- You are never alone. It takes a team to ensure the best for our students. Help is usually a phone call away.
- Educate, Educate, Educate. This is an ongoing process that changes with the student’s needs and as the staff changes. Food bans do not work because it creates a false send of security. Today, processed foods contain trace amounts of food items that are not always identified on the food label. The best plan is to educate our school community about the issues that face students with life-threatening allergies.
- Special events/Non-routine days. The greatest risk for a life threatening allergic reaction exists when the normal routine is broken. Examples are classroom parties, field trips, a substitute teacher and after school events. Be prepared. Always have the Health Care Plan available and think ahead to reduce the risk accidental exposure to an allergen.
- Symptoms vary greatly.
- Be safe, not sorry! Take all complaints from children with life-threatening allergies very, very serious It is important to respect the needs and rights of each student.
- A student with a life-threatening food allergy should never eat unexamined food.
- In the event a student has an anaphylactic reaction on school premises, during regularly scheduled school hours, during the academic school year, call 911 as soon as practicable. Authorized school personnel should follow the Health Care Plan and may do the following: a) Provide an epinephrine auto-injector to a student to self-administer in accordance with a prescription specific to the student that is on file with the school; b) Administer an epinephrine auto-injector to a student in accordance with a prescription specific to the student that is on file with the school; or c) Administer an epinephrine auto-injector (from the stock epinephrine) to a student or other person who the school nurse or other designated school personnel in good faith believes is experiencing anaphylaxis in accordance with the emergency protocol from the Hamilton School District’s Medical Advisor, regardless of whether the student or other person has a prescription for an epinephrine auto-injector. *Emergency protocol for stock epinephrine is available upon request in Special Services.
- Authorized school personnel should be trained to use epinephrine auto-injectors and know the location of the medication at school and on any special function. If Epinephrine is used, the student will be taken to the hospital for evaluation even if the allergic reaction symptoms The principal, school office, health room staff and parent/guardian should be notified as soon as possible. Call 911 for all suspected anaphylactic reactions. No one can predict how a reaction will progress. A mild reaction can blossom into a full blown anaphylactic reaction very quickly or over several hours. A reaction can also appear to subside or even appear to be under control and can blossom again into a Life- Threatening reaction.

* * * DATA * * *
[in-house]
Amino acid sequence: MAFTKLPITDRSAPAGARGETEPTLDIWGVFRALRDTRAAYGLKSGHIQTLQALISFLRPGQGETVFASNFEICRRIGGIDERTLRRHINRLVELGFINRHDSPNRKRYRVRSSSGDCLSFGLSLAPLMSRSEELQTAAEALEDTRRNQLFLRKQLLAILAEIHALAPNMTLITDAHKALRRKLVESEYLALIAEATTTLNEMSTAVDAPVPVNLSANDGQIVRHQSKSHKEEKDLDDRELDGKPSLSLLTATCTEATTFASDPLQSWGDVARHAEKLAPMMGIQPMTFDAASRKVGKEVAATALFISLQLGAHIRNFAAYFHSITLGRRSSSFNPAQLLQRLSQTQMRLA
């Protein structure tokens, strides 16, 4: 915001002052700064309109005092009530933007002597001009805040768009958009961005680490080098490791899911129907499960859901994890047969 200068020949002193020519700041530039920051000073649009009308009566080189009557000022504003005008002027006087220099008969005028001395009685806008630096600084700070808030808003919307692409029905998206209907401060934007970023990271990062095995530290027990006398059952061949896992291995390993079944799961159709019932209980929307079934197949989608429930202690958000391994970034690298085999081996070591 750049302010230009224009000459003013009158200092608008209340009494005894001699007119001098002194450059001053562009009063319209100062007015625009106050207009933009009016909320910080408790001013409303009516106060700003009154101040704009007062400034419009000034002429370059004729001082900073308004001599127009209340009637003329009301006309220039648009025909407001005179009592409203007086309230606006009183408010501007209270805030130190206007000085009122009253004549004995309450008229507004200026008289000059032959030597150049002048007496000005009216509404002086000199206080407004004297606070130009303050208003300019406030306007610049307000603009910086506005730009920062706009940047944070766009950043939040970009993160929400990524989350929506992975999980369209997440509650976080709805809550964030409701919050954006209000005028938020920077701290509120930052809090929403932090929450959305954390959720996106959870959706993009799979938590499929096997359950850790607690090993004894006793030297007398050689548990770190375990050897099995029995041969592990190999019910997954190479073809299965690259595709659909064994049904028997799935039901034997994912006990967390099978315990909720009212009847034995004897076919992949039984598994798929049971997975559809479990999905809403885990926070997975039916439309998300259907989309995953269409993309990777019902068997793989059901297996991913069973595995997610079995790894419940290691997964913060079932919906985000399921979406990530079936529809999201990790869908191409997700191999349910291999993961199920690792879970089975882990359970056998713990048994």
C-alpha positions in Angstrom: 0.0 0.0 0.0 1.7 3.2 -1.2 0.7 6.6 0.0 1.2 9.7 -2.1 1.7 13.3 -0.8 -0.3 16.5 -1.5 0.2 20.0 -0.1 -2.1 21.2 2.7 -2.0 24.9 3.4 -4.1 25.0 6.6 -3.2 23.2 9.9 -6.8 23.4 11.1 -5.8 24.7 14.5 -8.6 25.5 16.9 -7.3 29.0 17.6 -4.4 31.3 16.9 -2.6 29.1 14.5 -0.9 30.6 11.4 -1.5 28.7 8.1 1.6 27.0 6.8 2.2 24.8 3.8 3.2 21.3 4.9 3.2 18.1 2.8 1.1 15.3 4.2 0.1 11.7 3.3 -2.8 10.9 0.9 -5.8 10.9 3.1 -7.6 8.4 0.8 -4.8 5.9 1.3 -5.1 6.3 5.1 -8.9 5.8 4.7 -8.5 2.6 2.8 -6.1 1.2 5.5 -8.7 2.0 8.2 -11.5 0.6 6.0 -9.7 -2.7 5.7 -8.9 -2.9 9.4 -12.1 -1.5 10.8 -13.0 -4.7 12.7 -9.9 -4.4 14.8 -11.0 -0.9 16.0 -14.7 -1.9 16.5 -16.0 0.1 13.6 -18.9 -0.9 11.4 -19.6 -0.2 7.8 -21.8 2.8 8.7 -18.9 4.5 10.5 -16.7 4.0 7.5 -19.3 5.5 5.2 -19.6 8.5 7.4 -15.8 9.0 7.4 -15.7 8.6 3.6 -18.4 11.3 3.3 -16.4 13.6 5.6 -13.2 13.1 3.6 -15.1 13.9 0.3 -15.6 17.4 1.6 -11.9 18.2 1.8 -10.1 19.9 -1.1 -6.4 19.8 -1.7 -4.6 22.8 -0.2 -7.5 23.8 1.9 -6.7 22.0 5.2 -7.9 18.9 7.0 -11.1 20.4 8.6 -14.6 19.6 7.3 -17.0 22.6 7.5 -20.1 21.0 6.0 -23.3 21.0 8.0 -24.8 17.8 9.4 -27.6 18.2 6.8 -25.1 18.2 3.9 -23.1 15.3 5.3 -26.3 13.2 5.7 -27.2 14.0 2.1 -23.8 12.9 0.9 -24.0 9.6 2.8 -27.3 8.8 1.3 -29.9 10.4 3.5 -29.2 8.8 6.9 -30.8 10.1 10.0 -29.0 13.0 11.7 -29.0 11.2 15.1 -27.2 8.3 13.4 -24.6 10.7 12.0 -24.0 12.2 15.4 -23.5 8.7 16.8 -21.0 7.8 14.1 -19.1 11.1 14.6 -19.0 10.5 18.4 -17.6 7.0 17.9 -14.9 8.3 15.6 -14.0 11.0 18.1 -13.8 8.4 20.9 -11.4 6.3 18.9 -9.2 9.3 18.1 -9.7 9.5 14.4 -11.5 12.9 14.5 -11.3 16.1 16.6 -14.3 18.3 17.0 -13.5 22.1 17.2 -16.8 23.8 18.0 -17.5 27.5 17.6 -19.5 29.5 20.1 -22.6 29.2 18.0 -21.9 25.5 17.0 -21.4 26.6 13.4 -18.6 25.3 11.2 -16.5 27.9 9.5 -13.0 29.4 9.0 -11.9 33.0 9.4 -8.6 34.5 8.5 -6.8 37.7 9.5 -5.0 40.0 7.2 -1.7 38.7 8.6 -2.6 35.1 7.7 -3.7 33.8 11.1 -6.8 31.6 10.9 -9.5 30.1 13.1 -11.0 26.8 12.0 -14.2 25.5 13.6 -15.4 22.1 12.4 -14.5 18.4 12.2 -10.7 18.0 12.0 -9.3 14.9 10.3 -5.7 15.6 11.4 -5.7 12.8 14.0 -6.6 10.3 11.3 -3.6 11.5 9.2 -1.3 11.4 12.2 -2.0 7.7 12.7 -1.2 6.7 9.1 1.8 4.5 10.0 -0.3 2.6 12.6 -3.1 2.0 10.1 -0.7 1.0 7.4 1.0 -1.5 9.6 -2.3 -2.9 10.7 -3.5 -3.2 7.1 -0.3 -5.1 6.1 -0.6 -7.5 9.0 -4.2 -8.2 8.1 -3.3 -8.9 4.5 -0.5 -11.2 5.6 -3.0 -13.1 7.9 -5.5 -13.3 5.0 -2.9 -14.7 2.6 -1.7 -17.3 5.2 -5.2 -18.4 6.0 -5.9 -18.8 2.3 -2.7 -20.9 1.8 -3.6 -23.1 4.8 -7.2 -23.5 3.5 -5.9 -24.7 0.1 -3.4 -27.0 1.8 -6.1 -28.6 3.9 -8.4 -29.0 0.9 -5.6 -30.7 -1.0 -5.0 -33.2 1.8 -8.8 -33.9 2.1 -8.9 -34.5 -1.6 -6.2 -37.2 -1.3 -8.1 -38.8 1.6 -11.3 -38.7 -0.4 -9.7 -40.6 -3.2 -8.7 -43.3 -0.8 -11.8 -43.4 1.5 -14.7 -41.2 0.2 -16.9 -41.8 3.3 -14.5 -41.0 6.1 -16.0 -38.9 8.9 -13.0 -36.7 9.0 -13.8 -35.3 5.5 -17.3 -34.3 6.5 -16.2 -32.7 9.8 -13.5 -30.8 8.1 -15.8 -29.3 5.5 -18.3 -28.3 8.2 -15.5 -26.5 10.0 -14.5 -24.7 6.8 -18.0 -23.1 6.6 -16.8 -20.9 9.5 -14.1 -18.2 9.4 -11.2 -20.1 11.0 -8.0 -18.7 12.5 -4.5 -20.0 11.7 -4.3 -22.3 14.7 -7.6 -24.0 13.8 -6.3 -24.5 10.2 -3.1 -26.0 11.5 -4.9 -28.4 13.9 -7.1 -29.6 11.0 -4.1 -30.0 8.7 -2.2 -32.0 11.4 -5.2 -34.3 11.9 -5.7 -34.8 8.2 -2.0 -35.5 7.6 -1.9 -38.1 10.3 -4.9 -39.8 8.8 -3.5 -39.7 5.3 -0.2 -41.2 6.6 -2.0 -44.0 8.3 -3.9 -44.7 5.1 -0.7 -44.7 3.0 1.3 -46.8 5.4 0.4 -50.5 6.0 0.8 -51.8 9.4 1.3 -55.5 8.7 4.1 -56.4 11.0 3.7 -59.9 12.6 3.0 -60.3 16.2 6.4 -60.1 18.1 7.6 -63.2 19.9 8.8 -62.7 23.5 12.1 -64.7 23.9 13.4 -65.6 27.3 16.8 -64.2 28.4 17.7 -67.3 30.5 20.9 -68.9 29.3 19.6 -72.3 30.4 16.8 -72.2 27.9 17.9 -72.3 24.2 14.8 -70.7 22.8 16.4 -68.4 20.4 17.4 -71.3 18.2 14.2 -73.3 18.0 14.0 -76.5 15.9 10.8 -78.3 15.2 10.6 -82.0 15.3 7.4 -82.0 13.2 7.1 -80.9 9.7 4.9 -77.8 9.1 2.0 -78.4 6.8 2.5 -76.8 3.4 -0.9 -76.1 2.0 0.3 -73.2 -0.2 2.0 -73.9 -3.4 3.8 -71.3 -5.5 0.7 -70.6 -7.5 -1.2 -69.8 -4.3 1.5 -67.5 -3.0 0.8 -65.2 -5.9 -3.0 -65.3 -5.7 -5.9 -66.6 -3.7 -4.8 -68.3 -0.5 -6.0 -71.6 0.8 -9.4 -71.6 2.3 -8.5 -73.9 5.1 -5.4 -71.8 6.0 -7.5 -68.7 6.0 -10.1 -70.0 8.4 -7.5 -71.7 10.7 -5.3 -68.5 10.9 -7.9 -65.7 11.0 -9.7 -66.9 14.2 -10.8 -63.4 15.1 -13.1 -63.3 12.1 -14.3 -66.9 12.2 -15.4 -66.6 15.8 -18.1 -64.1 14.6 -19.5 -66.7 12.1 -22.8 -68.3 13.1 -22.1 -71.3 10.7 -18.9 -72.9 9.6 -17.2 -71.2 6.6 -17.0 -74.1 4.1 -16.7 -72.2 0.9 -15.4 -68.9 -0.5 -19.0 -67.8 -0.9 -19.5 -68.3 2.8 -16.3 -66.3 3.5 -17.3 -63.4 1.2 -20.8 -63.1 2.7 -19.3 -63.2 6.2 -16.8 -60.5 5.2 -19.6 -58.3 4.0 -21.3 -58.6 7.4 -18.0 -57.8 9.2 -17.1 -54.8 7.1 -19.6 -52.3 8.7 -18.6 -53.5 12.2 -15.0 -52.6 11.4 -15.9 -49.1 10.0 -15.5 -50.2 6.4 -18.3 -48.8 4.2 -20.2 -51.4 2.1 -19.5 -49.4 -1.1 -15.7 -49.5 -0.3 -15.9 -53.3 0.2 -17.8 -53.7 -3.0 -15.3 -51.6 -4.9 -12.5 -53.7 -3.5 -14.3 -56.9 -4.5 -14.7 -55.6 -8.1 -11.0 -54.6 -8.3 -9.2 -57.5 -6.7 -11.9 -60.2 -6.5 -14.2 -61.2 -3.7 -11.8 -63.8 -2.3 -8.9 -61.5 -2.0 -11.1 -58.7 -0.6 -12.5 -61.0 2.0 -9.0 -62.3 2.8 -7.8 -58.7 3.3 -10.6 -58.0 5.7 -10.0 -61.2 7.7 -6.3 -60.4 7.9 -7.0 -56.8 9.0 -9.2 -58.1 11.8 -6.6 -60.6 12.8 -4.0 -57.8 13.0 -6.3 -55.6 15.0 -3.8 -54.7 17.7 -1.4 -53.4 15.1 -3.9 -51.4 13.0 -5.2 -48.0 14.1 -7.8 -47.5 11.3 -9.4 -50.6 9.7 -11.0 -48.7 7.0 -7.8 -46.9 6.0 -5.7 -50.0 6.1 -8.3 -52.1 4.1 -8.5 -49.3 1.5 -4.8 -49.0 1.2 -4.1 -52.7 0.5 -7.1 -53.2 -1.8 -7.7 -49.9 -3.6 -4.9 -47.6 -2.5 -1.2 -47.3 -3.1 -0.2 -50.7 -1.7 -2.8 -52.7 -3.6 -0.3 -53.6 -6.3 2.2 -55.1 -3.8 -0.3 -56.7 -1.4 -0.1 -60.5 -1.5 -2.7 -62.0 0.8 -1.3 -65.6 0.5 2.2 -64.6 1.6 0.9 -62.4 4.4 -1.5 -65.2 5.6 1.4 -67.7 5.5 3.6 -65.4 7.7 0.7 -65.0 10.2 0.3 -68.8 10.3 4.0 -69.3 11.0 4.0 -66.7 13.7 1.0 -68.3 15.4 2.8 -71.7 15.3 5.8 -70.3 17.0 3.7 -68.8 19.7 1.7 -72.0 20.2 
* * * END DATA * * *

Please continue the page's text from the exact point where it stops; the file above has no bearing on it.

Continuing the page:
- Cross contamination. It only takes a trace amount of the allergen to cause an allergic reaction. To prevent exposure to an allergen, hand washing and washing of surfaces (tables, chairs, mixing bowls, etc.) where an allergen has been used is necessary. Soap and warm water are most effective for cleaning surfaces.
Signs and Symptoms of Allergic Reaction
- Allergies can affect almost any part of the body and cause various symptoms. Anaphylaxis includes the most dangerous symptoms, including but not limited to: breathing difficulties, drop in blood pressure, and shock. Other signs and symptoms of anaphylaxis may include:
- MOUTH: Itching and swelling of the lips, tongue or mouth
- THROAT: Tight throat, hoarse, trouble breathing/swallowing
- SKIN: Hives, itchy rash and/or swelling about the face or extremities
- GUT: Nausea, abdominal cramps, vomiting and/or diarrhea
- LUNG: Short of breath, wheeze, repetitive cough
- HEART: Pale, blue, faint, weak pulse, dizzy
- OTHER: Feeling something bad is about to happen, anxiety, confusion
The severity of symptoms can change quickly. It is important that treatment be given immediately.
- Symptoms may occur within a few seconds of exposure or up to two or more hours later.Approximately 20-30% of people having an allergic reaction will have a “rebound” reaction, meaning after the initial treatment, they are symptoms free for a period of time (up to 3 hours) then have a second, often more severe reaction.
- Persons who have had previous whole body reactions (anaphylaxis) or who have asthma are at a higher risk of having a severe anaphylactic reaction.
Food Allergy Research & Education www.foodallergy.org
American Latex Allergy Association www.latexallergyresources.org
Waunakee Community School District; Waunakee, Wisconsin
Wisconsin Department of Public Instruction; School Nursing and Health Services-Anaphylaxis document